Schmidt, who now serves as director of the country's House of Terror Museum (which documents the country's experiences under fascism and communism), scoffs at the notion that Orbán underwent some deep, ideological transformation. "It's normal that he is not the same at the end of his forties as he was at the end of his twenties," she tells me. "The problem is that Fidesz is much closer to the English [Conservatives] and to the American Republicans in how they think on basic values... It's unusual in the European Union that a prime minister like Orbán says that, ‘For me, Christianity, family and nation are important values.'" She favorably compares Orbán to George W. Bush. "It was also a cultural war against Bush, because he was a man who had his values."

In that vein, many of Orbán's critics attribute his illiberal shift to personal background, identifying a sort of Nixonian resentment of elites borne from his rural upbringing. Orbán grew up in the countryside, the son of a miner who was a loyal member of the communist party. Gábor Horváth, deputy editor of the liberal daily Népszabadság, characterizes the current Fidesz leadership as "a bunch of country boys" who came to Budapest to dabble in politics. Eörsi says that Orbán "represents a first-generation intellectual. He never trusts the cities." There might be something to such psychological analysis of Orbán, but it can come across as patronizing.

Yet whereas the Fidesz of the early 1990's did not place any emphasis on religion, today it openly reveres the country's Christian heritage. That position is exemplified both by the new constitution -- which, controversially for a country where only 21 percent of the population regularly attends any religious service, explicitly endorses Christianity as the national faith -- and Orbán's own public behavior. Recently asked on television how he prepares for Christmas, Orbán, a member of the Reformed Church in Hungary, told the interviewer that that he attends a mass that starts at 4 AM -- an utterance that flummoxed Budapest's mostly secular intellectuals.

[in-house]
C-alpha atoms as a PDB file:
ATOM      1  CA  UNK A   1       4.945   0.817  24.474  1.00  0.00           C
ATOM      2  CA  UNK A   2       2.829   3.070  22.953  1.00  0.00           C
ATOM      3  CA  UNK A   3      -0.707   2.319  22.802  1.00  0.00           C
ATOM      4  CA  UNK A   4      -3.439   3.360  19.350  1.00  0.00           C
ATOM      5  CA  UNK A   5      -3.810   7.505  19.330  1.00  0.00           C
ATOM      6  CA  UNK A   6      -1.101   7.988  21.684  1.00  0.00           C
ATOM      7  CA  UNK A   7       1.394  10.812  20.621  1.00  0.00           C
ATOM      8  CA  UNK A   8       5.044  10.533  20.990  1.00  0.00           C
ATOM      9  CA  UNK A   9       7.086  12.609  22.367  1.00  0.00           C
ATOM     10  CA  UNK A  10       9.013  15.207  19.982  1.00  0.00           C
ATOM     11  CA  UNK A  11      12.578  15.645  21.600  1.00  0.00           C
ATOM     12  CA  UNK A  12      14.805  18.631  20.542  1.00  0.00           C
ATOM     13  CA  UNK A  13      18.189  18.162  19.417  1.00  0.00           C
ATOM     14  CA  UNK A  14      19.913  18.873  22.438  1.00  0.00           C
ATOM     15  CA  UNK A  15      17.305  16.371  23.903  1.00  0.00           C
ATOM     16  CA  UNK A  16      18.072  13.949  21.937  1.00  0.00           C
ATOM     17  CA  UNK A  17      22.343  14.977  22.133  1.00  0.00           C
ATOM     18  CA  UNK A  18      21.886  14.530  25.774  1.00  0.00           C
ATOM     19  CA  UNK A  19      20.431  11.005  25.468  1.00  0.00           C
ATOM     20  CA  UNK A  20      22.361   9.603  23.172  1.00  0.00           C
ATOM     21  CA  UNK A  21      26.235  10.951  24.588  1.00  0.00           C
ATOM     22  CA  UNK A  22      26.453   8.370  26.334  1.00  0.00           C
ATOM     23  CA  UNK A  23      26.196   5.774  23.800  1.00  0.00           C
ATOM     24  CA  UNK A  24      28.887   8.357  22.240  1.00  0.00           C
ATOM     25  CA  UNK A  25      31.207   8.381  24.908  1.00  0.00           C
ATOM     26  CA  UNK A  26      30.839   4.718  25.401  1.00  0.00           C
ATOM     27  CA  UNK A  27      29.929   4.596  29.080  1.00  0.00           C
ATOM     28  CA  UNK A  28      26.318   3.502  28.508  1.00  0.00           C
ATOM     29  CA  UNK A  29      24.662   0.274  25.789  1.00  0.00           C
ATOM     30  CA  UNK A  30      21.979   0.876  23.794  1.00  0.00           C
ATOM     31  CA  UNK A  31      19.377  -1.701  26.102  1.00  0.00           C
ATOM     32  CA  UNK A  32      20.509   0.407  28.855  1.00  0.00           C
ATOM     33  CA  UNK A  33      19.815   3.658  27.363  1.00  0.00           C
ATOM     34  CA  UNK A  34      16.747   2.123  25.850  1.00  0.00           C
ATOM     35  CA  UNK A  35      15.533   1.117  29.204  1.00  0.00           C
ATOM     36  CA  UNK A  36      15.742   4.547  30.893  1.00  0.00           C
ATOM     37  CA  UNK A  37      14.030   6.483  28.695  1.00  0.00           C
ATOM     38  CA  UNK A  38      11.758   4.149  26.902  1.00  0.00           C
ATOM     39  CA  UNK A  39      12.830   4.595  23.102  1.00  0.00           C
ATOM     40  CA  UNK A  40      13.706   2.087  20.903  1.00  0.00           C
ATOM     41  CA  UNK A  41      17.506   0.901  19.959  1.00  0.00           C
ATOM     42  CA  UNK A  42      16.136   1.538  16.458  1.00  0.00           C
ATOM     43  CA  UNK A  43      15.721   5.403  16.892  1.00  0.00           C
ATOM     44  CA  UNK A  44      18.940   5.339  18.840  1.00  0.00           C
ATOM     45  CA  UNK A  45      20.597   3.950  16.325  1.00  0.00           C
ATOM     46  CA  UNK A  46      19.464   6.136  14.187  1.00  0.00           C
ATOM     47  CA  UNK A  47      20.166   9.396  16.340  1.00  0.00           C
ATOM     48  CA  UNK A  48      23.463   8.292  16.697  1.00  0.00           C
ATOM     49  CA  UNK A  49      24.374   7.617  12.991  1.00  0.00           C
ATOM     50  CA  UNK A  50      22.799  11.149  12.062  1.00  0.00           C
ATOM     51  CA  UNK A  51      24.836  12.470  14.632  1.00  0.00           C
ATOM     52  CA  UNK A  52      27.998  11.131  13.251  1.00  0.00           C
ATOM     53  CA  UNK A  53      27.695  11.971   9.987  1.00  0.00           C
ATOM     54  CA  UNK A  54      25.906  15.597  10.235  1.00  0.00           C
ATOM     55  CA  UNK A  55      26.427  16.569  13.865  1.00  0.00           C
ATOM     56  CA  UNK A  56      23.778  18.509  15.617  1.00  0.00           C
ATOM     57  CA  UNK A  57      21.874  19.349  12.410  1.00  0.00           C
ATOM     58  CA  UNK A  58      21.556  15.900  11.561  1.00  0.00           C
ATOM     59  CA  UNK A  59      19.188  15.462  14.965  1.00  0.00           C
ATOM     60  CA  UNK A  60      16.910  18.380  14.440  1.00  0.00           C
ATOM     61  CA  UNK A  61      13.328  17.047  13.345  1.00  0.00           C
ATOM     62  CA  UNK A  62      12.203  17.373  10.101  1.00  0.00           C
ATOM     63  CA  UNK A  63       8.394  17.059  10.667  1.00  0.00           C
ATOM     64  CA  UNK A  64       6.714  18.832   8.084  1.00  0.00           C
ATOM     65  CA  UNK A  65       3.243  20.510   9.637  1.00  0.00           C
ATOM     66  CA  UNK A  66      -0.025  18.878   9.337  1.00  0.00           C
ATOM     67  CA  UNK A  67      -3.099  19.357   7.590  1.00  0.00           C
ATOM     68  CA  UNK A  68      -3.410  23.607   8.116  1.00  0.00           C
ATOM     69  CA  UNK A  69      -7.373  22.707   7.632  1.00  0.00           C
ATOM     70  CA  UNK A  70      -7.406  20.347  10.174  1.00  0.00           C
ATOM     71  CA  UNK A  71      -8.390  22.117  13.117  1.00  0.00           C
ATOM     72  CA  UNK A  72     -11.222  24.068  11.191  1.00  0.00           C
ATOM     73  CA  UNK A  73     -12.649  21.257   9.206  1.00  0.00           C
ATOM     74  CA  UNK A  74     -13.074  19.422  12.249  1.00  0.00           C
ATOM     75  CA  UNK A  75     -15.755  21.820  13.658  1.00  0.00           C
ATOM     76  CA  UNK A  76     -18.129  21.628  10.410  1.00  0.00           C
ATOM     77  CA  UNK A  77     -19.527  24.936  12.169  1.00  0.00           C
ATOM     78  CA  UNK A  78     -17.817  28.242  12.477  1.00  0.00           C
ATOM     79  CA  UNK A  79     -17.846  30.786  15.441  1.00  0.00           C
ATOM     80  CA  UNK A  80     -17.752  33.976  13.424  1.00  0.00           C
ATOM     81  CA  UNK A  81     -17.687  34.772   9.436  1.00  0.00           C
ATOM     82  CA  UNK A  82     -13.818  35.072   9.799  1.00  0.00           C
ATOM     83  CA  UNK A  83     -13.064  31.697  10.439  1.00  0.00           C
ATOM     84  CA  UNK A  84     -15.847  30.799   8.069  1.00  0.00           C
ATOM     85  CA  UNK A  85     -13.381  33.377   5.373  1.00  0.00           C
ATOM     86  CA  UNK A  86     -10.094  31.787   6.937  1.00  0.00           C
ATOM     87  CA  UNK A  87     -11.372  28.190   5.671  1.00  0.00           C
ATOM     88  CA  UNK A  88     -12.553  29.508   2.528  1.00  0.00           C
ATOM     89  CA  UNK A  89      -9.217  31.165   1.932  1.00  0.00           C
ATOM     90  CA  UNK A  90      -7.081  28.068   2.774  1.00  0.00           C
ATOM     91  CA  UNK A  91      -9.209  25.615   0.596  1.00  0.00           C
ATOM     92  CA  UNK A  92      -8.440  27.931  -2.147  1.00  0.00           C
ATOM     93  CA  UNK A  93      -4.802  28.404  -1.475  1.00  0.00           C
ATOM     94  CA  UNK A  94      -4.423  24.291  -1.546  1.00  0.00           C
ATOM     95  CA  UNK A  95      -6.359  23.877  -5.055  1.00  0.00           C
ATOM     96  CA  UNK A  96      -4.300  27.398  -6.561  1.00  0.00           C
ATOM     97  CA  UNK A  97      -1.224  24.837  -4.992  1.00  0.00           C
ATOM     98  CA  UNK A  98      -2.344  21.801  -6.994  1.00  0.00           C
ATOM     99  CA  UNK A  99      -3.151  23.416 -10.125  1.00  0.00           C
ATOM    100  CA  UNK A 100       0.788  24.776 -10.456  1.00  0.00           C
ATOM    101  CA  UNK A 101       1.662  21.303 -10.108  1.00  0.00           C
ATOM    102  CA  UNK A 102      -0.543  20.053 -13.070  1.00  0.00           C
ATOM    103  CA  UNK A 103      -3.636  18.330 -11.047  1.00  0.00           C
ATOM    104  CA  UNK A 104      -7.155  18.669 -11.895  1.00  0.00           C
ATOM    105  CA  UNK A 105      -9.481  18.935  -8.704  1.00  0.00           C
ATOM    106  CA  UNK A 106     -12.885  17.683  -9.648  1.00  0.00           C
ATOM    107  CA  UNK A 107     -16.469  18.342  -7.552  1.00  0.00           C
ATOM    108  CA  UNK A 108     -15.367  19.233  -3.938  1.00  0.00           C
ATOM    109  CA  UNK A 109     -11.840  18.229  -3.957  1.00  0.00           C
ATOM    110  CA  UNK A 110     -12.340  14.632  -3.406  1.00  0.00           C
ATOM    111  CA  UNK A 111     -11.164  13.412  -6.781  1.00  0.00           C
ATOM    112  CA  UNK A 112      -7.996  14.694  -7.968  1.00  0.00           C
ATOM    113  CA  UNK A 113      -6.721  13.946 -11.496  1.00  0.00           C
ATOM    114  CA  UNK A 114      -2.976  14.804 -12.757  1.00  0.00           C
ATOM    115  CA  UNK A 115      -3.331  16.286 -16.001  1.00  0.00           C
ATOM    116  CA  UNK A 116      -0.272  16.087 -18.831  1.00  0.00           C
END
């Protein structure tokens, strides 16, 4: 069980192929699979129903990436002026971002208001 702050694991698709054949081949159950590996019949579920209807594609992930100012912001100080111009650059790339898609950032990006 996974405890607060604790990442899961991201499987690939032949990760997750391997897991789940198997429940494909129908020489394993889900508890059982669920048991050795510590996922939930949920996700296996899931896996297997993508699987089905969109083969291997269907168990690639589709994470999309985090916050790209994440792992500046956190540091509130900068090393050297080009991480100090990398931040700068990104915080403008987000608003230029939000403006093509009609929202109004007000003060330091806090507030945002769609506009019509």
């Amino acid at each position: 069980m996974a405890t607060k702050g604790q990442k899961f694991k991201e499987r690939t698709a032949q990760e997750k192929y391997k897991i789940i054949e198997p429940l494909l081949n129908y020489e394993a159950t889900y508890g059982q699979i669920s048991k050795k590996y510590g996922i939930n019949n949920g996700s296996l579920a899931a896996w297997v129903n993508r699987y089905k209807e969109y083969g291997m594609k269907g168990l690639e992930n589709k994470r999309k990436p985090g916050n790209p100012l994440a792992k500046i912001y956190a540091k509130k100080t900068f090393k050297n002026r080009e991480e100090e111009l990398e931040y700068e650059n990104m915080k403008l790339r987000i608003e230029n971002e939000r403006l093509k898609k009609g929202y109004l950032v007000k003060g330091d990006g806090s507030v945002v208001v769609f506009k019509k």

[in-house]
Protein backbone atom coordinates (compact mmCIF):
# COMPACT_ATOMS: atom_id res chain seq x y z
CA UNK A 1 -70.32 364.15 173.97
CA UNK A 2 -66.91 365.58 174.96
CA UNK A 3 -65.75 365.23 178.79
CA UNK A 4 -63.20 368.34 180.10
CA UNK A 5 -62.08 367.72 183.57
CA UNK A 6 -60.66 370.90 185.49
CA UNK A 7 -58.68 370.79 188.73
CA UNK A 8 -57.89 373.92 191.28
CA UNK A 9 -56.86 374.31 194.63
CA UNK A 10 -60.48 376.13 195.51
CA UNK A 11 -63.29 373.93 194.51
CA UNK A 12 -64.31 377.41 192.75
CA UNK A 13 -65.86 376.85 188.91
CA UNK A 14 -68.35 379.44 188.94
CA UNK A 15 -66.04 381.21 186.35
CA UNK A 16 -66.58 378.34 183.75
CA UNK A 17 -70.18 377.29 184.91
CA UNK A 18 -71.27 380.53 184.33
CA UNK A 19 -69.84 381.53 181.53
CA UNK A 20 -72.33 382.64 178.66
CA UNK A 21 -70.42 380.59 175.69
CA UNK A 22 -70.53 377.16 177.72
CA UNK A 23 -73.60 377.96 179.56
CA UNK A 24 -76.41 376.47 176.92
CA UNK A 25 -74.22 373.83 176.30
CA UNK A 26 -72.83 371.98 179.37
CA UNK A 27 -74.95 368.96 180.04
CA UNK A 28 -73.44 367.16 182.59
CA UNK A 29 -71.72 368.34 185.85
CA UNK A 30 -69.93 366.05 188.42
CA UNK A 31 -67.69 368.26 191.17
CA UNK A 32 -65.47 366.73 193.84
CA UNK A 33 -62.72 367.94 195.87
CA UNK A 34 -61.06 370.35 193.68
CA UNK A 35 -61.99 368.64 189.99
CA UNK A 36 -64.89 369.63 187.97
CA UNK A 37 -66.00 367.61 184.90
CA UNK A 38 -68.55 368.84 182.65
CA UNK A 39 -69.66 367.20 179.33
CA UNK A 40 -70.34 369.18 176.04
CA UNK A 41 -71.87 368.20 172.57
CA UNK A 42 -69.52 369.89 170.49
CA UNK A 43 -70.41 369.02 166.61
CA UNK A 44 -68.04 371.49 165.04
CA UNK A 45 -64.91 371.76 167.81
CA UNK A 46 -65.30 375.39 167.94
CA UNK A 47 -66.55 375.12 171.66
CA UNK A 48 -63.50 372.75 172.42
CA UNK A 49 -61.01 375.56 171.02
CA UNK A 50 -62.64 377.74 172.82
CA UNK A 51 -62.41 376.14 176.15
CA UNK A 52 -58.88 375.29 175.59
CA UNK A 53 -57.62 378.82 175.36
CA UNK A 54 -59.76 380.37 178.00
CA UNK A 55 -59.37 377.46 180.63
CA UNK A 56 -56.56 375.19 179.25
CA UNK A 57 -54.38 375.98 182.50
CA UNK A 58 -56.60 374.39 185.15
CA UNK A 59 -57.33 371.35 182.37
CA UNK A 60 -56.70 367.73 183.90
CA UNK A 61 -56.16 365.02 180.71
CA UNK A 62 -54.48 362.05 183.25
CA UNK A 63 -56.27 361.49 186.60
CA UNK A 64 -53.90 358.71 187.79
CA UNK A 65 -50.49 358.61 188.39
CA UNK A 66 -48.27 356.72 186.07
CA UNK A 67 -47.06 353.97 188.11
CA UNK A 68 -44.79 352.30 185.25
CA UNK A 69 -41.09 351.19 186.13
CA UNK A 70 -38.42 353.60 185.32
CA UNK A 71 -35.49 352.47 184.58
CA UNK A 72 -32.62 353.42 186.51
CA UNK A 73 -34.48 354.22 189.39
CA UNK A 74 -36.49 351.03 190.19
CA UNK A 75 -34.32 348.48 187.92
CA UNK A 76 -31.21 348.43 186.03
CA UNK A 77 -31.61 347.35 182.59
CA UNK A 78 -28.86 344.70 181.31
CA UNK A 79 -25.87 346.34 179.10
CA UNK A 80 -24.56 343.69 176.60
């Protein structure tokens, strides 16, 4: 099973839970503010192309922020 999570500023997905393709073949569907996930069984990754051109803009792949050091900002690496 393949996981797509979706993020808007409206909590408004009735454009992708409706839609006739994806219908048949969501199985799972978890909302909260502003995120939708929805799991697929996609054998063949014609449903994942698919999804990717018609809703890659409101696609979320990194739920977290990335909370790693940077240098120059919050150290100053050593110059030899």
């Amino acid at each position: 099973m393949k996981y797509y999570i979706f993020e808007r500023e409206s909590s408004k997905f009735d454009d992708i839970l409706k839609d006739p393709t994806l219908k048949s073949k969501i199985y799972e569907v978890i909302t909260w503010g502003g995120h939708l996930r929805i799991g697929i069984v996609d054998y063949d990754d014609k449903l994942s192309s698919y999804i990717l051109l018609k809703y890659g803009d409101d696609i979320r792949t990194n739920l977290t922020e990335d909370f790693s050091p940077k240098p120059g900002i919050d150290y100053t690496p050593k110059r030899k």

Orbán's critics and fans do agree on one thing: he thrives on conflict. This combative attitude draws upon deep wellsprings in Hungary, which once ruled a vast empire and suffered countless national humiliations in the past century. The country's present fiscal straits are just the latest in this long drama. Orbán's bowing and scraping before the EU when he visits Brussels and Strasbourg, and his demonizing of the institution when he returns to Budapest, is symptomatic of the bind in which he finds himself. But it is a strategy that appeals to many, if not most, Hungarians, who seem to sympathize with their leader's plight and see a little bit of themselves in him. At a January European Parliament debate, after enduring nearly three hours of denunciatory speeches by MEPs from across the continent, Orbán rose to say, humbly, that Hungary "is a land of freedom fighters and it has always been a land of freedom fighters."

"In his character there is not any sign of compromise," says Attila Mesterházy, the current leader of the Socialist Party. "He always wants to break through; he loves the conflict." And what drives Orbán is a belief that he is a transformational figure, the likes of which Hungary has never seen. In a recent conversation with the prime minister, Mesterházy says, Orbán acknowledged that Fidesz's unorthodox economic policies can be found in "none of the economics books." No matter, Orbán told him: "Somewhere in the near future they will write a book using the Hungarian example."